Sunday, July 24, 2011

placing the Roku 2 upgrade expense in perspective

I belong to the group of Roku customers who bought a Roku device in 2011 before the arrival of the Roku 2. According to this statement, the better Netflix streams cannot be made available to "older" Roku, despite those Roku having 1080p/surround sound hardware support. Therefore we get to buy Roku 2 if we feel like viewing Netflix with the full capabilities of our entertainment devices. Since I detest negativity, I'm choosing to consider this situation through Happy Goggles, which to my knowledge do more than nothing...

  • Roku 2 are better appliances. I'm someone who connects it by HDMI and wireless, so no problems there for me. The new gaming features have no appeal. Technology changes; I for one never expected Roku's product line to stay the same as its competitors exploited advances in hardware. Or my Roku to have sufficient horsepower to handle every upcoming enhancement to the Roku "channels".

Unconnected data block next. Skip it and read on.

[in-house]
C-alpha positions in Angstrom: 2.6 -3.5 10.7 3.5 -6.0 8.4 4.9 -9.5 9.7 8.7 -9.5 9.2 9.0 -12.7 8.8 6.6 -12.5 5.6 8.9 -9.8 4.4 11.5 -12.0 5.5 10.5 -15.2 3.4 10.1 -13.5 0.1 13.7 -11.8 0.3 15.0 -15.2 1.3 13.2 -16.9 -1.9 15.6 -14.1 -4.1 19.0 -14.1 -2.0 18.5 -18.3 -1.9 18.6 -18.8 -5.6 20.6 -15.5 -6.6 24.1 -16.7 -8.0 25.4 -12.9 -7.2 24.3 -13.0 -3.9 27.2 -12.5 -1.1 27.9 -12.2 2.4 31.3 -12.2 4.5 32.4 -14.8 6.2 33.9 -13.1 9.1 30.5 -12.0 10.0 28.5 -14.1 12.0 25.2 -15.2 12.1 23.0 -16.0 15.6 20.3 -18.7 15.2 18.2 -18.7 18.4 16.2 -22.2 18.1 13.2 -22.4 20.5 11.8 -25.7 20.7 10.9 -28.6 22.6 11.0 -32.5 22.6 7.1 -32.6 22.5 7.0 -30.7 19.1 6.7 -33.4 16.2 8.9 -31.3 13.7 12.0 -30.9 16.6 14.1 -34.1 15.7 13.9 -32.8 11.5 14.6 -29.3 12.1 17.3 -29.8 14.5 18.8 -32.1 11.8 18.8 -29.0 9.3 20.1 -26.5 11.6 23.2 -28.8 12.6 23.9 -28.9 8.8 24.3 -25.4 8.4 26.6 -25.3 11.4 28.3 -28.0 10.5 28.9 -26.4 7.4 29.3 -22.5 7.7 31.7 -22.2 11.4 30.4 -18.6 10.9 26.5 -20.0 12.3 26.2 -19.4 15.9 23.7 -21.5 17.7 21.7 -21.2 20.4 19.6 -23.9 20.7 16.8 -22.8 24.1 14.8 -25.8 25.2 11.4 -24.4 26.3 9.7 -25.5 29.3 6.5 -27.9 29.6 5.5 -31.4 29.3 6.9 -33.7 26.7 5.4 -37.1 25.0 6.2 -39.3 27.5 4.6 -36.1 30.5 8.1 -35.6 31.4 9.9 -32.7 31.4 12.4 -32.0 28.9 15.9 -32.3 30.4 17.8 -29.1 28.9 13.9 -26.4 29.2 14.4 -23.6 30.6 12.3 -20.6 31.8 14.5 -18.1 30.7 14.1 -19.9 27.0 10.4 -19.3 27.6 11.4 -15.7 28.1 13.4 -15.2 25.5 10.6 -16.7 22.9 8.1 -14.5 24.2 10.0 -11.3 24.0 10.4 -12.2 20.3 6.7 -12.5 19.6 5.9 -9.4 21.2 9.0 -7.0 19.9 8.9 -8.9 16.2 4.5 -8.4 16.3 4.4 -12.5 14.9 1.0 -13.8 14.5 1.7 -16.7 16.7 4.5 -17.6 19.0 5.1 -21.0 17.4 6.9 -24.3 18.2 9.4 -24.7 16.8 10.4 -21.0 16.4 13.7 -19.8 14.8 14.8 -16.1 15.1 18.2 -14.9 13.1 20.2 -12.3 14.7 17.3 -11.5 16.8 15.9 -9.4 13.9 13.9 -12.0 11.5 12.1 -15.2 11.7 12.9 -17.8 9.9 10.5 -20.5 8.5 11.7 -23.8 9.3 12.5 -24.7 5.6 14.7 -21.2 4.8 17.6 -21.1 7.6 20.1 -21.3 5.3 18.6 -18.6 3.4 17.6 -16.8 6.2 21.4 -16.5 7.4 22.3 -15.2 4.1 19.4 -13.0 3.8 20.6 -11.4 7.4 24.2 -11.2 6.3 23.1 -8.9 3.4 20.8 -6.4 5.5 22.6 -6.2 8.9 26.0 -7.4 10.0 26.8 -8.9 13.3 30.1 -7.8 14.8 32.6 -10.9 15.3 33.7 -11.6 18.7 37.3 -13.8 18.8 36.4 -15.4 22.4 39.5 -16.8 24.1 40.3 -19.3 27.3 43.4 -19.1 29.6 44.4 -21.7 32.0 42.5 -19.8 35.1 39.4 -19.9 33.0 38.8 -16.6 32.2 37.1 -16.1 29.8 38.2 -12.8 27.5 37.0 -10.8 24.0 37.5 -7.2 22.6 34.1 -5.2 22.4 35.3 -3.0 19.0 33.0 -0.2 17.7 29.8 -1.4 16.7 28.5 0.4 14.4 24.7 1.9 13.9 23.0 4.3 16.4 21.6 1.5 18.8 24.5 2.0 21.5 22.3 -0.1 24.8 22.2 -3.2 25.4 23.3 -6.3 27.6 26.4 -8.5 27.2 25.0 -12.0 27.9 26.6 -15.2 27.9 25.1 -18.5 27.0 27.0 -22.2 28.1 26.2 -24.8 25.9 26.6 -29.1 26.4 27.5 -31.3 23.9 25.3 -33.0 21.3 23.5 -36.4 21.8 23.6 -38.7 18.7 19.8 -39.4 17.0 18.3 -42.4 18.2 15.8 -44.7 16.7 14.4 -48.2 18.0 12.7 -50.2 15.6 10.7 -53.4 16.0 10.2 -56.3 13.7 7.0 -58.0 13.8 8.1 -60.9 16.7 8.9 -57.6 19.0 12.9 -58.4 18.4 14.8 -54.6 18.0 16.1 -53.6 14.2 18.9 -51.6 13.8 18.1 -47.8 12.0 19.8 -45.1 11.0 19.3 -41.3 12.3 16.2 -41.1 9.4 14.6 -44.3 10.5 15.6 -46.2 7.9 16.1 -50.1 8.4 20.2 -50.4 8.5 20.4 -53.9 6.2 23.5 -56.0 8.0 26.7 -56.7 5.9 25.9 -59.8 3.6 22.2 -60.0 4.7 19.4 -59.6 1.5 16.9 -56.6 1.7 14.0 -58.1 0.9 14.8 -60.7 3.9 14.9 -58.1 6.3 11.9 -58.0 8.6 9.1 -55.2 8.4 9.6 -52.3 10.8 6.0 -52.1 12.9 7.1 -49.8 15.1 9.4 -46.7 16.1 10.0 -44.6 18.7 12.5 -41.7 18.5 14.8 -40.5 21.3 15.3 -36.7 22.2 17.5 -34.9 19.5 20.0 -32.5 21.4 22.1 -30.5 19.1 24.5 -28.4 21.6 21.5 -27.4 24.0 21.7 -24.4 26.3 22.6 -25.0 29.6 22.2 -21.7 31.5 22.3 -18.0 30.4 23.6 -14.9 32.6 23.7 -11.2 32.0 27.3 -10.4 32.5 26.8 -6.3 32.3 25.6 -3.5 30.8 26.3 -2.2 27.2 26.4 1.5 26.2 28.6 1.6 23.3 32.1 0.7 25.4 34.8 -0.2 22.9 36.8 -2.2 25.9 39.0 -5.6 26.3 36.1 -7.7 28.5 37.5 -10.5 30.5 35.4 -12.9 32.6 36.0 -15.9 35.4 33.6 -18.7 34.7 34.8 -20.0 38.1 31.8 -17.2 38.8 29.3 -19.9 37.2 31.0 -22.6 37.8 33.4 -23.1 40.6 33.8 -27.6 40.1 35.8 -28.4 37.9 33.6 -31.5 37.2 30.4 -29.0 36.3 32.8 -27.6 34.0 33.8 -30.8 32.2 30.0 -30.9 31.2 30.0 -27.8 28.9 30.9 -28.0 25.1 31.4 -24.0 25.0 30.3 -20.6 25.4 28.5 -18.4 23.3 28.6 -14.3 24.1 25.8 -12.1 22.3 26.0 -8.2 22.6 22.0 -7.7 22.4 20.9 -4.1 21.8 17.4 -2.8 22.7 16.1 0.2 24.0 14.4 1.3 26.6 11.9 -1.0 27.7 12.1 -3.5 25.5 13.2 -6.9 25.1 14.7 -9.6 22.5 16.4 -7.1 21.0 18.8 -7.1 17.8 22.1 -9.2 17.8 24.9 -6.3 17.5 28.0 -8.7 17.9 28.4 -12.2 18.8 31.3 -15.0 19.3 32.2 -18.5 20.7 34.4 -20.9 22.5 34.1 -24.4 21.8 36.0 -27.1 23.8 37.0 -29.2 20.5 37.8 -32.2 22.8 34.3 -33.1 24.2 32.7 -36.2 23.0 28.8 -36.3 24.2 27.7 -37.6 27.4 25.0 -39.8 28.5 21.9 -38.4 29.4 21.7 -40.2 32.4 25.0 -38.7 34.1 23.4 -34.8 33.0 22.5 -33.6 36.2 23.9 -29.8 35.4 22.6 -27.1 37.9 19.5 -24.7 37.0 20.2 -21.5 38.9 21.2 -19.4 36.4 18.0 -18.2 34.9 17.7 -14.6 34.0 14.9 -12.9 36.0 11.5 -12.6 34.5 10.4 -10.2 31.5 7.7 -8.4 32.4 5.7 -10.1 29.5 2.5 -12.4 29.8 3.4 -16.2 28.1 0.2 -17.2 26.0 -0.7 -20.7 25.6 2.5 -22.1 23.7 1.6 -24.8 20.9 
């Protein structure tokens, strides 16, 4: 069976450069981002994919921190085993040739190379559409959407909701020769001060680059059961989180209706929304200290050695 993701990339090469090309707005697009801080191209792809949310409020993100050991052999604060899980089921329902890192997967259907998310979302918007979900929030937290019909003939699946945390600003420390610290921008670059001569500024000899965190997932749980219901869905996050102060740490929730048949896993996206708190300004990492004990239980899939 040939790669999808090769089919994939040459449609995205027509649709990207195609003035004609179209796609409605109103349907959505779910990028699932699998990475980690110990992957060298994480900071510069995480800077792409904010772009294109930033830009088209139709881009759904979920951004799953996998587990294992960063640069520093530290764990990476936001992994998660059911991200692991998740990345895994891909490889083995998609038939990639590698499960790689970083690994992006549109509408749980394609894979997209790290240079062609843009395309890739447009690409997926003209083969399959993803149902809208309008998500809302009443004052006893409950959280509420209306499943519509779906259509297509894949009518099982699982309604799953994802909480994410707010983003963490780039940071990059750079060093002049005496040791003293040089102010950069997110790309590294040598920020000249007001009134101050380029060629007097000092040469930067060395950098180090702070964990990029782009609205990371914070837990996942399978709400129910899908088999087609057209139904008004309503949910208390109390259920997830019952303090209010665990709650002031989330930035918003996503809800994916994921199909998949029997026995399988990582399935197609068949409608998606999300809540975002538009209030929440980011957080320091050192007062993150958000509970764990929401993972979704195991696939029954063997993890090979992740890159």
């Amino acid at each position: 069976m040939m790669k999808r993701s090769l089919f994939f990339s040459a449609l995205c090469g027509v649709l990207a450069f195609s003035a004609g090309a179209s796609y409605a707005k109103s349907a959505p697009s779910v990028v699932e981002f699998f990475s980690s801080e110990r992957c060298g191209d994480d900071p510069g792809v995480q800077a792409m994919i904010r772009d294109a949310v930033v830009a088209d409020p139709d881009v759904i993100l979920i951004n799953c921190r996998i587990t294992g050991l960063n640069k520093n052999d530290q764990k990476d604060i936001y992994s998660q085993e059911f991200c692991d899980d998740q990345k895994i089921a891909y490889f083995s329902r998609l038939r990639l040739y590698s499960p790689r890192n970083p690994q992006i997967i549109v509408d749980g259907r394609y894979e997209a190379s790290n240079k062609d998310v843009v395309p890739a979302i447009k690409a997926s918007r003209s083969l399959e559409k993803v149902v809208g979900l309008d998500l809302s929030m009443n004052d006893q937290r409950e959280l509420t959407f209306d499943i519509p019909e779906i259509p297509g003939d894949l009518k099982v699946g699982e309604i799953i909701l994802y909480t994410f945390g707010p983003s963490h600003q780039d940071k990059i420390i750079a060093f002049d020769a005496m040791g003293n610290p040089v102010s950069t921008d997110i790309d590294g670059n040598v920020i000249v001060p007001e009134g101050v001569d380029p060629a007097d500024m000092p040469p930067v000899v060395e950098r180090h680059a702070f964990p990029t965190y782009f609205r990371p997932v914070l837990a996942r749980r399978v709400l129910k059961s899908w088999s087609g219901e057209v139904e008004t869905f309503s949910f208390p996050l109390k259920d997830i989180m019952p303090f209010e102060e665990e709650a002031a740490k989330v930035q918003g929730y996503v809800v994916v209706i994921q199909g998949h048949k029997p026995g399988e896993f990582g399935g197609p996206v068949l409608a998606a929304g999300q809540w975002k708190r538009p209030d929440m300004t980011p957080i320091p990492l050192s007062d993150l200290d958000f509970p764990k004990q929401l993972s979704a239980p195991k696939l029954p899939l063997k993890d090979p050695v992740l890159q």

• Older Roku will continue to work normally. In fact, future free software updates will ensure that it shall improve. If the older Roku was worth the cost before, then surely that remains the case. There's no loss. Nothing is being discontinued or crippled retroactively.
  • Prices for Roku 2 are hardly huge burdens. For HD video with comparable diversity and DVR-like controls to pause/rewind/skip, the dominant companies charge more per month than buying both two Roku in one year. $80 + $80, divided by 12 months, is $13.33. Add in the $7.99 monthly cost of a Netflix subscription and it's $21.32. I'll grant that a complete comparison is more complicated than this and not really "fair" due to differences in offered content, e.g. ESPN 8 "The Ocho" and the side-boob pay channels. Internet cost affects the overall calculation for a household budget.
  • My less-than-$400 netbook has HDMI-out. Yes, it sends audio along with the video. I merely mention this to remind everyone again that, technologically speaking, it's not too difficult getting Internet content or indeed any computerized content into a typical entertainment setup. (That doesn't change my opinion that, for several reasons, the Roku is worth buying.)

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